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Annex 2

Decision assistant

Very little reference has been made in this guide to the important aspects of if and when it is worth making an investment in a more energy-efficient technology. The great differences between countries and regions in the prices of engines, fuel and skilled labour make it meaningless to present quantitative financial guidelines. However, the following basic calculation should assist a vessel operator in investment decisions. It should be noted that the method is a quick approximation; if a large investment is being considered, a more detailed financial analysis is necessary.

Total cash expenditure should be calculated by summing the purchase price, installation cost, any net lost earnings plus the additional annual maintenance cost incurred by the new investment. The net lost earnings should be estimated from the number of days the vessel will be out of service multiplied by the owner's normal net earnings (after the deduction of costs and crew share) from the vessel per day.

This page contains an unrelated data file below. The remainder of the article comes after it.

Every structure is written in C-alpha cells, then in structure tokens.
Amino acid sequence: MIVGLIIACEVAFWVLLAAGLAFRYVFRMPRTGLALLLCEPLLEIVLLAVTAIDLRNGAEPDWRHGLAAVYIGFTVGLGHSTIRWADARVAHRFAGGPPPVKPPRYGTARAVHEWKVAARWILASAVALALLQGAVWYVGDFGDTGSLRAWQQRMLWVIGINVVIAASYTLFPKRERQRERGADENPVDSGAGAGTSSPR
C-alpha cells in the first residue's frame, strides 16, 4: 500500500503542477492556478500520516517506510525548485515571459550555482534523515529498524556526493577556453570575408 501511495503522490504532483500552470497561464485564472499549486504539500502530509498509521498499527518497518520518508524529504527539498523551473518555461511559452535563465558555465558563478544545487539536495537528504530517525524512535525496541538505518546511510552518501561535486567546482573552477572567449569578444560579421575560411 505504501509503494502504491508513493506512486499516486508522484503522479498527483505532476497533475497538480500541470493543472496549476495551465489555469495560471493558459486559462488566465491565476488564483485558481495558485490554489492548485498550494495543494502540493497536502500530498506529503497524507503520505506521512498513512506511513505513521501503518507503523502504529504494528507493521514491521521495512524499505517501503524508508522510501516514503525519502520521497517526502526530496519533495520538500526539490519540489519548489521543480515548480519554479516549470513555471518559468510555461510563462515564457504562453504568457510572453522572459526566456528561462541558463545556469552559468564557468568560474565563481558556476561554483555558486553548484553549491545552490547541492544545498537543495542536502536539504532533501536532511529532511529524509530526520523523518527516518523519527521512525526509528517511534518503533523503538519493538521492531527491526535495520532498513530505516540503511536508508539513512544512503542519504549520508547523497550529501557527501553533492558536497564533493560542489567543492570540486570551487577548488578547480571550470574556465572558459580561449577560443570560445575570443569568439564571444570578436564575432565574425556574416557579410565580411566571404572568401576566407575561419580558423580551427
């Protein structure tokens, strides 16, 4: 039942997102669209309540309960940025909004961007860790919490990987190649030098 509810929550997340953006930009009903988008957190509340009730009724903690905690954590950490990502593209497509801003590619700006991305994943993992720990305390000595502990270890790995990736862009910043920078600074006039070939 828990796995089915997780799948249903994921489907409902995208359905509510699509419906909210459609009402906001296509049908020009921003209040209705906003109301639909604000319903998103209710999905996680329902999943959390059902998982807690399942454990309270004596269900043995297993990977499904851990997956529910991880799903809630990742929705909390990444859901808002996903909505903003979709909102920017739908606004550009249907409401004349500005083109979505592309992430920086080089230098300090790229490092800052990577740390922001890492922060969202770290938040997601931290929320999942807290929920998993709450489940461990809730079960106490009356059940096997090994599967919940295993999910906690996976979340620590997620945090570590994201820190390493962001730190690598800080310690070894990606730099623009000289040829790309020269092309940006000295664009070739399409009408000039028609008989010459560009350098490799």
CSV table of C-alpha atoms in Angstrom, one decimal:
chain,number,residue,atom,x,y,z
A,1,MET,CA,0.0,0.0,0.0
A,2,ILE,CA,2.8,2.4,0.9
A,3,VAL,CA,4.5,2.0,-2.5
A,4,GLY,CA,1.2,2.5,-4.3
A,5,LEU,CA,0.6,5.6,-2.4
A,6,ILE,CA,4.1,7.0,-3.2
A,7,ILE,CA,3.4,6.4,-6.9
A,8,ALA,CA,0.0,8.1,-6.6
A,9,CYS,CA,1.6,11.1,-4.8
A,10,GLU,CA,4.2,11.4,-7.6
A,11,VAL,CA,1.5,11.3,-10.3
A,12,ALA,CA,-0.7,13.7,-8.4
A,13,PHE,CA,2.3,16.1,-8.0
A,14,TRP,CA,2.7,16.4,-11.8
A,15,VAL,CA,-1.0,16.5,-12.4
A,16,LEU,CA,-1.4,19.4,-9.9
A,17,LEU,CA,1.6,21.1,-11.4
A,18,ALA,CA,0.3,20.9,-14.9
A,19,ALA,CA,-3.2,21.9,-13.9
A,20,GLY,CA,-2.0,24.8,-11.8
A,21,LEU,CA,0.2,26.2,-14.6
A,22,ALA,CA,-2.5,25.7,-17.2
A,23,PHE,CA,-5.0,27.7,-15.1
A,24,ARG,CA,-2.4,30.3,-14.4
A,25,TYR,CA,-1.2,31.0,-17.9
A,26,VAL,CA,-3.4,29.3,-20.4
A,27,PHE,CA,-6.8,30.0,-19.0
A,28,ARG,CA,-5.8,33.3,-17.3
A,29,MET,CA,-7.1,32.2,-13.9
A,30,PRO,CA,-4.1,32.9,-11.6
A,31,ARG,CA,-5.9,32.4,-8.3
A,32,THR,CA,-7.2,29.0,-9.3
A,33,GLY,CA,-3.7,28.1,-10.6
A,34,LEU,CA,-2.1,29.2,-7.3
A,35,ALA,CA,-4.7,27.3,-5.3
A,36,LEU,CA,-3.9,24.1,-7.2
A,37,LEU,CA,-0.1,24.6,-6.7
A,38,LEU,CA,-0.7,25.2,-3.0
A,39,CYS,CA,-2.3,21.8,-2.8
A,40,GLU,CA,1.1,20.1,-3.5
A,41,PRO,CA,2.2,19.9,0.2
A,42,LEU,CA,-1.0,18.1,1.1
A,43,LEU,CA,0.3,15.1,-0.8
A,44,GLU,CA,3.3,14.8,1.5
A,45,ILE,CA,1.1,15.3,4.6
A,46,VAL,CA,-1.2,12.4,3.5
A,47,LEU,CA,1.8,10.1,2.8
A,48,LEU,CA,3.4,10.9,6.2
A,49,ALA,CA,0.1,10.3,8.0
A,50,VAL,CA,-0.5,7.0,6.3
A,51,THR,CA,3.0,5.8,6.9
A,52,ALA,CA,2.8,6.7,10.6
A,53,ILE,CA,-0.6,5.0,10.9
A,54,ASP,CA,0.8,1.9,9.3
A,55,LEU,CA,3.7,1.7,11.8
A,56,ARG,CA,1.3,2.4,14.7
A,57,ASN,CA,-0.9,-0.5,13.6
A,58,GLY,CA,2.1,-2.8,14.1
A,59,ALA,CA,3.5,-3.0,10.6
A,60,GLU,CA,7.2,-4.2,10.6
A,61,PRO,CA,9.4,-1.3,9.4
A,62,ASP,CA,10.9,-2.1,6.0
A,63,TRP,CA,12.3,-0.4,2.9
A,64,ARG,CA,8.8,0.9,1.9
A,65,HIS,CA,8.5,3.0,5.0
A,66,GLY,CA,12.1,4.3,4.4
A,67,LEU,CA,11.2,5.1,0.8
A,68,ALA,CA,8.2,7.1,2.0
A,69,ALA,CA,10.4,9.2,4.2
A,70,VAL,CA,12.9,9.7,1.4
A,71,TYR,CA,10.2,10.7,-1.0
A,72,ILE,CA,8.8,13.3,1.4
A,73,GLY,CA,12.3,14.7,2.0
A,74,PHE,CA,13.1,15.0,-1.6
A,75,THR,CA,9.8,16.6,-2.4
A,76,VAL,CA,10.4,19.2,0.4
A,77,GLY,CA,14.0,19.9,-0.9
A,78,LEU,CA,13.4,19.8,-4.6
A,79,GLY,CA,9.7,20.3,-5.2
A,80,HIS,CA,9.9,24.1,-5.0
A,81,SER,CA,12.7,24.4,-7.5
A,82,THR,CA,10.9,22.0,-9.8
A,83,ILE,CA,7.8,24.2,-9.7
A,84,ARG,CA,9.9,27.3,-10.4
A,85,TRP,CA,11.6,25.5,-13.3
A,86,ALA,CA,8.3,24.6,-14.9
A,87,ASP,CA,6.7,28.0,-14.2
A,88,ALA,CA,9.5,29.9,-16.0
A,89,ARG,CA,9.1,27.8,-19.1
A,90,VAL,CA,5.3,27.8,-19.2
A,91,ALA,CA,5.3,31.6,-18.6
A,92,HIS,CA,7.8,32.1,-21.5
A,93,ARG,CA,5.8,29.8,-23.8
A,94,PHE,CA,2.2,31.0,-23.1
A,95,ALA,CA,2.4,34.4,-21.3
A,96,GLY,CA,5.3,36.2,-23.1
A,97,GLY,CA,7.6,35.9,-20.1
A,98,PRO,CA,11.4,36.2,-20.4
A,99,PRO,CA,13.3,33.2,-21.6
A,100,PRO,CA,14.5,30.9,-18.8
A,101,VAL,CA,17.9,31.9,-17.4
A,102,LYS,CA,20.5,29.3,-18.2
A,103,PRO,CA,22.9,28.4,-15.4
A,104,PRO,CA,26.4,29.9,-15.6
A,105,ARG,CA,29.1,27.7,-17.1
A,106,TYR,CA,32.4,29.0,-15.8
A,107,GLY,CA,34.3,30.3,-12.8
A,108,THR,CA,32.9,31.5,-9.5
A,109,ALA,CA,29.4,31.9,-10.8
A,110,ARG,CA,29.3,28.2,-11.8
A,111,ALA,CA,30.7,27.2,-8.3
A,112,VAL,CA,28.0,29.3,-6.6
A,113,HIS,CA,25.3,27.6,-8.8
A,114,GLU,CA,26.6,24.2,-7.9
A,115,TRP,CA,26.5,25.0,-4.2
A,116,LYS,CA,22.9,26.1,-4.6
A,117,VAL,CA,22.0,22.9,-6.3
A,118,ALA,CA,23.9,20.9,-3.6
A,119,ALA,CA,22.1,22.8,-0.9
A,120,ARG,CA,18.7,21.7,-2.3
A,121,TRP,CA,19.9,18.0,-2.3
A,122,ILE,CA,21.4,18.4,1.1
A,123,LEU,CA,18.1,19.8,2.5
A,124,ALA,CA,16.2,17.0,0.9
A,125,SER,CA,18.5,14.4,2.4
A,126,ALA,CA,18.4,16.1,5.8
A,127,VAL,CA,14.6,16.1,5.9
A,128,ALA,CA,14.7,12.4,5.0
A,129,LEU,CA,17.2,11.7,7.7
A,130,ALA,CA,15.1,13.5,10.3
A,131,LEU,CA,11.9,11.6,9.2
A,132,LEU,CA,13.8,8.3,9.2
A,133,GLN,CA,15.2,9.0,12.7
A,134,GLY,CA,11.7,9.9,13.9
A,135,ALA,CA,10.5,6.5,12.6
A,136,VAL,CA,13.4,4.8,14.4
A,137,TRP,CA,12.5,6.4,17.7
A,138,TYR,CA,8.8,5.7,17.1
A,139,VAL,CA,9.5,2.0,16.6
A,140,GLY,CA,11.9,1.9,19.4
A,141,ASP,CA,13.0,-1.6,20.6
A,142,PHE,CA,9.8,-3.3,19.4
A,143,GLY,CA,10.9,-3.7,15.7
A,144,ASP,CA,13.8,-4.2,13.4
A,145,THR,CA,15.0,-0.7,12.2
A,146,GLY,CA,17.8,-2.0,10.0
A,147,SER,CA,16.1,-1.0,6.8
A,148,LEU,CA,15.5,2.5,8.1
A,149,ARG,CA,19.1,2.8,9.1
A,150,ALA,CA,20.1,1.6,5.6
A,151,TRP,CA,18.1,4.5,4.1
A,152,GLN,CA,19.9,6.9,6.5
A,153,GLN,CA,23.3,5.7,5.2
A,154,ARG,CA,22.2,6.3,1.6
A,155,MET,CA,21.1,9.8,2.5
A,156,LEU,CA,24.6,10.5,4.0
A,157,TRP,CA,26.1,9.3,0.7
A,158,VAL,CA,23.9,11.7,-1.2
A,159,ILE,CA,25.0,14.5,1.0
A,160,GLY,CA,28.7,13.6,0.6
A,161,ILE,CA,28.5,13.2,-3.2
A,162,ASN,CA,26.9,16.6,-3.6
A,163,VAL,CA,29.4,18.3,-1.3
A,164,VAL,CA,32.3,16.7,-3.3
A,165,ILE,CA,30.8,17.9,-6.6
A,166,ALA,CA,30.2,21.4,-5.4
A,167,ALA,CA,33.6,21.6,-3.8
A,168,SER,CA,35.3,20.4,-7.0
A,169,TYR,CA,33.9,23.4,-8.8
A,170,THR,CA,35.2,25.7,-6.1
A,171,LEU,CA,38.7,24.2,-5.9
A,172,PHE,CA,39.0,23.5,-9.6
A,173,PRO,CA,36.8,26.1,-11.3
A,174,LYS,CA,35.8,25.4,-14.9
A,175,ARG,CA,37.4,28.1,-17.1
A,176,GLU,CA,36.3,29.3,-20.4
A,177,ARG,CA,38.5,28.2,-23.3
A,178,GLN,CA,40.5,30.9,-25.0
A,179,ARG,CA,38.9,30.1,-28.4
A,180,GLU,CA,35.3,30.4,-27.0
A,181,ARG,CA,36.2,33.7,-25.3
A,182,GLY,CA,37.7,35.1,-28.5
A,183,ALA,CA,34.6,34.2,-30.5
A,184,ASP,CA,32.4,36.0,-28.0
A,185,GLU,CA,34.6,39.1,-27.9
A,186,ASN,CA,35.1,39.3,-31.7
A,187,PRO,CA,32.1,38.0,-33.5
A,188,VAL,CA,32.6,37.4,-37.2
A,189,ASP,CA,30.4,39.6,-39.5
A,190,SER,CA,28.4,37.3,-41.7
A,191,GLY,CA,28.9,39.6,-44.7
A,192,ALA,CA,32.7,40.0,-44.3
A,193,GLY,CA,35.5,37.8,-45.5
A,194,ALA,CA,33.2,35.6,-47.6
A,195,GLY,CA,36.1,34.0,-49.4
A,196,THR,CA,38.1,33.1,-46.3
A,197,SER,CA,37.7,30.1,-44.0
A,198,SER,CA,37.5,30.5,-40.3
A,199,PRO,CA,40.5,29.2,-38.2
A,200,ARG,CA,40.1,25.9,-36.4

The money to be invested could have been left in the bank to earn interest, which is effectively lost. Lost interest is calculated by multiplying the bank interest rate by the total cash expenditure. The total cost is the sum of the lost interest and the total cash expenditure.

The anticipated annual fuel savings should be estimated from the fuel savings figures related to the new investment (such as those presented in this guide), multiplied by the present annual total expenditure on fuel. The latter should be estimated from current records.

The payback period for the investment is then calculated by dividing the total cost by the expected reduction in fuel cost, and multiplying by 12 in order to convert from years to months. It is very important for the payback period to be shorter than the useful life of the item(s) to be purchased.

The chart shown here is an example only and is not based on a particular case.

Figure 14: Example assessment of investment in energy-efficient technology

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